We are now entering the phase of the market cycle where worries start to proliferate. We’ve already talked about Evergrande, supply chain issues, rising interest rates, and so on—and the risks for all of these things are real. As the situations evolve, though, each of these categories and others will present themselves in different ways. For example, looking at China, we have Evergrande, the demographic rollover there, trade and competition issues with the U.S., and many more. Even as one issue (Evergrande) starts to recede from investor consciousness, others will rise again.
More Scary Headlines Ahead
What this means for us right now is that we can expect to see more scary headlines. The risks and the worries are not going away. At the same time, we need to be conscious that the headlines will change much faster than the risks themselves. Evergrande, for example, is still being worked out—and is still a threat—even though the headlines have subsided. On the flip side, the Evergrande issue was just as worrisome before it hit the headlines. The headlines were not (and are not) good indicators of the actual risk.
Beyond the risk level, the other thing that we need to be aware of is the time horizon around the headlines. I got a question this morning about Chinese demographics and how they affect markets. This is a real problem and will be a bigger one down the line. But it is the classic getting run over by the slow-motion steamroller, as in the Austin Powers movie. The time frame does not necessarily correlate with the headlines. And this gives us a good start on how to recognize how big a headline risk really is.
When a scary headline pops up, what should we do? Should we react? What makes a headline risk a real one? And how can we tell?
Is the Risk Immediate?
The first question is whether the risk is immediate. Population shifts, for example, take place over decades. They’re not immediate, so are likely to adjust slowly, and are not worth worrying about today. Evergrande, on the other hand, was immediate and urgent. Evergrande passes the first test.
The second thing I look for is whether this issue is a surprise. Here, too, the population headline fails the test. Evergrande passes it, in one sense, but in another it doesn’t. Chinese indebtedness and the problems with the property sector there are an old story. This is a sudden development—and a surprise that way—but it’s a sudden development in an old and ongoing story. Let’s give this one to Evergrande, with the caveat that it doesn’t pass entirely.
What’s the Size?
The third thing I look for is a significant size, in context. Any small bankruptcy is just that, but a big one is different. As the saying goes, if you owe the bank $100, then the bank owns you. If you owe the bank $100 million—or, in this case, hundreds of billions—you own the bank. This is where the Evergrande risk starts to break down, after passing the first two tests. The sheer size of Evergrande, the same thing that makes it a potential systemic threat, also makes it more likely to be resolved without systemic risk. Just as important, though, as big as Evergrande is, it is still small in the larger context of the Chinese financial system and economy. It is big enough to matter, but it’s small enough to be solved. Big problems, if solvable, are often paradoxically more likely to be resolved, simply because they are so visible. This is where the Evergrande headlines start to break down as a systemic risk.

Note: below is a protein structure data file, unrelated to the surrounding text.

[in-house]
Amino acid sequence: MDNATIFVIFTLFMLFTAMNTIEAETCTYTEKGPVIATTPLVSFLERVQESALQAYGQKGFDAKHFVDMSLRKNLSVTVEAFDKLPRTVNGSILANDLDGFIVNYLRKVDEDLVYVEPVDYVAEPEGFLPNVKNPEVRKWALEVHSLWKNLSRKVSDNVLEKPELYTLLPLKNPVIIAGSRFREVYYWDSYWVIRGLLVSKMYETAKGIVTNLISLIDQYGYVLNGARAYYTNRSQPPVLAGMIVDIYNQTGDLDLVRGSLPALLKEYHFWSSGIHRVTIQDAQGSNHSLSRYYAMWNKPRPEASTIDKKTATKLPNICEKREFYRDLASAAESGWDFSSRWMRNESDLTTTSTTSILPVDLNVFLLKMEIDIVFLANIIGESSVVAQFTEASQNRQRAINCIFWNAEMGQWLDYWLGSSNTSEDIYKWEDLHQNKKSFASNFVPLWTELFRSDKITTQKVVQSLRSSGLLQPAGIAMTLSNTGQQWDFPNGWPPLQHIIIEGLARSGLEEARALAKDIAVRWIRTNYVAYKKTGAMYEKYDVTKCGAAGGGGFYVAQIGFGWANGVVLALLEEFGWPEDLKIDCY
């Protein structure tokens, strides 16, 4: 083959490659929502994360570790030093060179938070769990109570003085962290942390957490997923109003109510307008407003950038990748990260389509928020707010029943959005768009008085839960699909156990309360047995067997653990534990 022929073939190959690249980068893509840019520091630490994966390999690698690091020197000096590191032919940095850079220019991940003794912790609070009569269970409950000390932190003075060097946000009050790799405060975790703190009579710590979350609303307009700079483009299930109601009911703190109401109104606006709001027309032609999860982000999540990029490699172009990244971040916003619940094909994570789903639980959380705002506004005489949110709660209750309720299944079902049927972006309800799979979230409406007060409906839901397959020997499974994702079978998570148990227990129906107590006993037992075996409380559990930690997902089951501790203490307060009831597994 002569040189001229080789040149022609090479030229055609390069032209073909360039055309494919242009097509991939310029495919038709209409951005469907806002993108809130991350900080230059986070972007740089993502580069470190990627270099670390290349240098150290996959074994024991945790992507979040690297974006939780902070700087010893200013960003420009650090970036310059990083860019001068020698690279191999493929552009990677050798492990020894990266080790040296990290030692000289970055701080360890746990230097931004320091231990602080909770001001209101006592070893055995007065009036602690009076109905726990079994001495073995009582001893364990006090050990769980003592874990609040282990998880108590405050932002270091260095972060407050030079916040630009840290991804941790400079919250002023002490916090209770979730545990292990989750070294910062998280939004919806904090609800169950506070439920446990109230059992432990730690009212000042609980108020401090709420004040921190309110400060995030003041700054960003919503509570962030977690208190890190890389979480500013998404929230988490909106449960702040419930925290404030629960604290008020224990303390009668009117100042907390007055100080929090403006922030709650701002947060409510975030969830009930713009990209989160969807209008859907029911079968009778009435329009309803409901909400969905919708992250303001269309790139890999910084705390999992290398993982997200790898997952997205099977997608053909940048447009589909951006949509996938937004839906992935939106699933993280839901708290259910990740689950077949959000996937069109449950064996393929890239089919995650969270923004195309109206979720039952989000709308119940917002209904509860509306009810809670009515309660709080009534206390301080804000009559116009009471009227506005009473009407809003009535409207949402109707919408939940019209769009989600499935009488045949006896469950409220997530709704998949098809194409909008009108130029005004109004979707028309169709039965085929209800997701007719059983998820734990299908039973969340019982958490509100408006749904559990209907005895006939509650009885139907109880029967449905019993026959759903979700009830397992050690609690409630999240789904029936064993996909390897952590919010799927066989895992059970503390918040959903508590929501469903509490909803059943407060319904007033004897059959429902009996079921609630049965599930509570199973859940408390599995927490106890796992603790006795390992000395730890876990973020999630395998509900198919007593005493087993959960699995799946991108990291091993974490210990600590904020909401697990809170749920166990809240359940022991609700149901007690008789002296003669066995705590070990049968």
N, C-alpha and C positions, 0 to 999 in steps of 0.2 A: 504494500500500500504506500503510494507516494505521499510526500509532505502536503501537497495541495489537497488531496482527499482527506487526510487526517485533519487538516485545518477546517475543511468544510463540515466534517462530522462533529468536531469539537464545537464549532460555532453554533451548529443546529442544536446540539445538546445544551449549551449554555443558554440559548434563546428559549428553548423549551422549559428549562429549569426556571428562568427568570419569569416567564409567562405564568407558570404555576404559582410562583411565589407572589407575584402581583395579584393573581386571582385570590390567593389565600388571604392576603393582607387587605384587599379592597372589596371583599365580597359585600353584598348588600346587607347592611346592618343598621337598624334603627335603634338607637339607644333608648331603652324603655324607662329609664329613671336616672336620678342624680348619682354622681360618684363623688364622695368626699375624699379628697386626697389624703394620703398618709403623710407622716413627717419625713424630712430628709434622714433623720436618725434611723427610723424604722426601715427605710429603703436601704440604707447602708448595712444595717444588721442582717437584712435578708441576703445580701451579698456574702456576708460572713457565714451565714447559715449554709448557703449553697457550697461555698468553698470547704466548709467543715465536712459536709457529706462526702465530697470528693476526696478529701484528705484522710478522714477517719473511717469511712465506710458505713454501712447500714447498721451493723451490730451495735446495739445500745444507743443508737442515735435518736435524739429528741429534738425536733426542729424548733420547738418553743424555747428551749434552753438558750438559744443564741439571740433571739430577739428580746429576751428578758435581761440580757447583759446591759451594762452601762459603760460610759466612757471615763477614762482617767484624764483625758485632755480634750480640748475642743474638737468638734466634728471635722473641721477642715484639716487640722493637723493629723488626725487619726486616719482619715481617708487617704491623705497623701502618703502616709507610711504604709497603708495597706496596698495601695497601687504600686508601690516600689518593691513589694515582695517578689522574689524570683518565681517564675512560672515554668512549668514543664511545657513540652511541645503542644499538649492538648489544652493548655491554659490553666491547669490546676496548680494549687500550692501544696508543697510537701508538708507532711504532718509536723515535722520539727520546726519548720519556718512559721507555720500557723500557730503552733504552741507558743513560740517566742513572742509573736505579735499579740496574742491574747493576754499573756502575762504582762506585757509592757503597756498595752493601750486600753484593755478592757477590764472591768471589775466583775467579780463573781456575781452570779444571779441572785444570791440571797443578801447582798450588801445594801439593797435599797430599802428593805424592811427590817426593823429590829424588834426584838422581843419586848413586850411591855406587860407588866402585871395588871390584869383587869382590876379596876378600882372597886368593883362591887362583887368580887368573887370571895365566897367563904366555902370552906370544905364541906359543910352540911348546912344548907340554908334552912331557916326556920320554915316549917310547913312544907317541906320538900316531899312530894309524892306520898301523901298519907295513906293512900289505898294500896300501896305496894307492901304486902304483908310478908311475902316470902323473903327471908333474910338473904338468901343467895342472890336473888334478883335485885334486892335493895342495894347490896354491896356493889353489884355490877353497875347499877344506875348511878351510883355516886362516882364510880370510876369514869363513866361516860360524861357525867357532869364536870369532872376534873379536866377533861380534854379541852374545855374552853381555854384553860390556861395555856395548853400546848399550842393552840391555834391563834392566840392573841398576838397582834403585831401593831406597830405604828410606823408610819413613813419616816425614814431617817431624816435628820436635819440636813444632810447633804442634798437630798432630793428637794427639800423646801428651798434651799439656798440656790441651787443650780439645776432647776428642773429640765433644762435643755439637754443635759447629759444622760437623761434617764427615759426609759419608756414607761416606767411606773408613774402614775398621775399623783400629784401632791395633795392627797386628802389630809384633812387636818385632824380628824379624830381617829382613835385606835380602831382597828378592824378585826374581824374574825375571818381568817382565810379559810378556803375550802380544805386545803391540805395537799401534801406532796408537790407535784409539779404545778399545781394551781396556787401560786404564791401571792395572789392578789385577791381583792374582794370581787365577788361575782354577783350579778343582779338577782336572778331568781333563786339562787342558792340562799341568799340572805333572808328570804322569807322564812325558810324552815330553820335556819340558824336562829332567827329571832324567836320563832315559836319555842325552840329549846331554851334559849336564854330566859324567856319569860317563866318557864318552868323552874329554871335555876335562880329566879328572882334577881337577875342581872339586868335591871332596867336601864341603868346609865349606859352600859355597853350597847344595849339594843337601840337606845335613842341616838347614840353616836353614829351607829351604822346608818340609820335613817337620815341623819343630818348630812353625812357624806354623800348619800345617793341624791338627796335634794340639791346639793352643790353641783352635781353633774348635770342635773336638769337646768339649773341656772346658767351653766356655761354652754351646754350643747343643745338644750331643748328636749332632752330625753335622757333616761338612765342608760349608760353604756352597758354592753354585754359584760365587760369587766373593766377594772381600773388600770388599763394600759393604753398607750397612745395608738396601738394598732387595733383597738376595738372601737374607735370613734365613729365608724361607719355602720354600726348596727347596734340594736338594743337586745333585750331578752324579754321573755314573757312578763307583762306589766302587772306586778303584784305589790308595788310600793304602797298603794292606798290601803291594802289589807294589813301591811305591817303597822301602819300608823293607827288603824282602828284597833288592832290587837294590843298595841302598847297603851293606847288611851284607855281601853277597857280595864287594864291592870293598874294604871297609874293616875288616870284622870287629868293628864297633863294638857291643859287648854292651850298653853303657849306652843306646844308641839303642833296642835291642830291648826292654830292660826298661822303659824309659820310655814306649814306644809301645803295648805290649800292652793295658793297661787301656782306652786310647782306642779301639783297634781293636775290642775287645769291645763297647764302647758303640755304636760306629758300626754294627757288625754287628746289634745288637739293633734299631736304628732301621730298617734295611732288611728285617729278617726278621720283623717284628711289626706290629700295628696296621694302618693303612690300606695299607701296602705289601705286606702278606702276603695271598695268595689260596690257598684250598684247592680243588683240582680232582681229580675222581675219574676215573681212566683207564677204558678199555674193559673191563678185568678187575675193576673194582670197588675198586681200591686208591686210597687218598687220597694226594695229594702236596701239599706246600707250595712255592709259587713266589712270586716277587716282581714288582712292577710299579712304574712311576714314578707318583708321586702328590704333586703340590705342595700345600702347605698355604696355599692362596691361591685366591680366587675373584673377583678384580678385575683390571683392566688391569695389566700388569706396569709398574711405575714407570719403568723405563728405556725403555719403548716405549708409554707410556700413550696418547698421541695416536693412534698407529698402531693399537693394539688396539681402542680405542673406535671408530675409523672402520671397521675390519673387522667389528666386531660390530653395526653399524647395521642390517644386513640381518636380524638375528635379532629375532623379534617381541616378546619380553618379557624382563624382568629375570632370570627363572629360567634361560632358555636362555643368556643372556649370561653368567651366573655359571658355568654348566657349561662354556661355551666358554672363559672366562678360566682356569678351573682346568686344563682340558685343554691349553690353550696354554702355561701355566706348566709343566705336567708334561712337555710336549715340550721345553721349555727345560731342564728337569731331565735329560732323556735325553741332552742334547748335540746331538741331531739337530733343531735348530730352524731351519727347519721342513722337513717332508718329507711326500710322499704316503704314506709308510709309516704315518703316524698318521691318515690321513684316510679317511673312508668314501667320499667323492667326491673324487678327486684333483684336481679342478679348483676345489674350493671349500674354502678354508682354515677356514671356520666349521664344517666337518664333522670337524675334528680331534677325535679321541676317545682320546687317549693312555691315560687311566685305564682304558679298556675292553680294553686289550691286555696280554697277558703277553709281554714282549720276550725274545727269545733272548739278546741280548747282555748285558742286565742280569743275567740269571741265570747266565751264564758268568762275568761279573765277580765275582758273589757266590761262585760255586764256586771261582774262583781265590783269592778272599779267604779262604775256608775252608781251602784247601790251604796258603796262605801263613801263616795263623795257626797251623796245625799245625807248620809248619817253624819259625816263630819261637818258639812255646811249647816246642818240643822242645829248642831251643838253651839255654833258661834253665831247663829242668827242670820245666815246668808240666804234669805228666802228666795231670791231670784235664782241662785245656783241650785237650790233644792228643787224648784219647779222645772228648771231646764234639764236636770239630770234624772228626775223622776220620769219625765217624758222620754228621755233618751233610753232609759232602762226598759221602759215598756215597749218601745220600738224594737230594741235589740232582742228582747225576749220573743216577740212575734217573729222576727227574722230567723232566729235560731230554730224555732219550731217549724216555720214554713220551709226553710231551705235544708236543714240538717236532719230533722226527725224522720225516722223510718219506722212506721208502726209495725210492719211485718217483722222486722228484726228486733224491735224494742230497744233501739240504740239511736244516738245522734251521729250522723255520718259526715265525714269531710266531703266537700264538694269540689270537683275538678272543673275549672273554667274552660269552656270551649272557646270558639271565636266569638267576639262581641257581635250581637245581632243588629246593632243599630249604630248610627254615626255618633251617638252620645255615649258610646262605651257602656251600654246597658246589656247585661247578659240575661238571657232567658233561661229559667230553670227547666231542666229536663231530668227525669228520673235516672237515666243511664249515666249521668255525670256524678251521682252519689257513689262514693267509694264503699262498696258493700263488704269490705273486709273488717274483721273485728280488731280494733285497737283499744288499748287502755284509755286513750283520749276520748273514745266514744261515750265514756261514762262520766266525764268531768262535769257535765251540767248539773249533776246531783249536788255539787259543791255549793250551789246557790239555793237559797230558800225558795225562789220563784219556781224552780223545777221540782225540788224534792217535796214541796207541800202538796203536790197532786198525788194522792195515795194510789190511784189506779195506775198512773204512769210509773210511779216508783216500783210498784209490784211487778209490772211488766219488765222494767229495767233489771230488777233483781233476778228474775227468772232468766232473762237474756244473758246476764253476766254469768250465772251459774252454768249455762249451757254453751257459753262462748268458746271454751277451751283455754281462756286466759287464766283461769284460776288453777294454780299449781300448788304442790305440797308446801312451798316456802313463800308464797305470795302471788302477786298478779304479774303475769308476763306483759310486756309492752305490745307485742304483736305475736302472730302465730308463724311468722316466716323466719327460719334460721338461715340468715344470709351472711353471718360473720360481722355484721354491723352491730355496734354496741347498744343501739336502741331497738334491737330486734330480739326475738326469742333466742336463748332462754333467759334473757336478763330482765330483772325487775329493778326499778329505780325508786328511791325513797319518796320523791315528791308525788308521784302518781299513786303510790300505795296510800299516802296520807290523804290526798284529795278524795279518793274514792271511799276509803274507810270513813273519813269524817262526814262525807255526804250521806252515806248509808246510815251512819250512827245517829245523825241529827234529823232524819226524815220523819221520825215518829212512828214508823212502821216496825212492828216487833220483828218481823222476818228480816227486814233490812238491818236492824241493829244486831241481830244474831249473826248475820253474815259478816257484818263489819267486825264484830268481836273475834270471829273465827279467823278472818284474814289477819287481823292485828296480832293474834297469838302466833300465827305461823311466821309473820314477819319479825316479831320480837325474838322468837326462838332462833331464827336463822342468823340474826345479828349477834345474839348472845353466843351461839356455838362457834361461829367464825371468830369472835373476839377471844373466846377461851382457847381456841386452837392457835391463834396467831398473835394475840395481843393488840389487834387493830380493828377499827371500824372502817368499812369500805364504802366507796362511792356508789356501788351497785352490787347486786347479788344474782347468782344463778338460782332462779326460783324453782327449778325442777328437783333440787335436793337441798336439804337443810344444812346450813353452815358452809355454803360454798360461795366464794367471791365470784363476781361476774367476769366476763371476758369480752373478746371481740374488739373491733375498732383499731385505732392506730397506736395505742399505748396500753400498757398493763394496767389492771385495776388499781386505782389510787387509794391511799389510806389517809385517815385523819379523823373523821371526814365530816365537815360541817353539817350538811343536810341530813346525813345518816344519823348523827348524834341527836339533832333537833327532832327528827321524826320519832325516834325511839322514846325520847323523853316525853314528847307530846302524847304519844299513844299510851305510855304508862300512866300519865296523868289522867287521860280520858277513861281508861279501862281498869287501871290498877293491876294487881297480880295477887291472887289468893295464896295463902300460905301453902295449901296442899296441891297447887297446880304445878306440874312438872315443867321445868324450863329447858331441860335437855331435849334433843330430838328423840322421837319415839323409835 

How About Timing?
This brings us to the last point, which is that by the time something shows up in the headlines, it is either a real threat or, more likely, something that is already well on the way to being solved. Note, for example, how little fuss there has been about Evergrande in the past week or so. Because it is a large and well-known problem but an isolated one, the lenders and the Chinese government are working on a quiet resolution, one that will not shake either markets or the Chinese economy. In this case, what we saw was a headline that passed the first two tests—and generated a lot of worries—but did not pass the final two, suggesting that it would go away fairly quietly. And, so far, that is just what we see.
The Flip Side
If we look at the opposite of these, we can see what a real potential crisis might look like. Is the problem immediate? Is there time to work it out? If not, then it could indeed get worse. Second, is this something that had been foreseen? If not, then any workout needs to start from scratch, which makes it both harder and riskier. Third, is this big enough to get noticed, but small enough to be solved? If yes on one and no on two, then risks rise sharply again. And finally, is this already being solved? If so, the risk drops again. If not . . .
Keeping Panic in Check
I think this is a useful framework for keeping our desire to panic in check. Headlines are designed to be scary, to make you feel you need to read the story and all the follow-ups. They are not designed to really think through the real risks and what they might mean.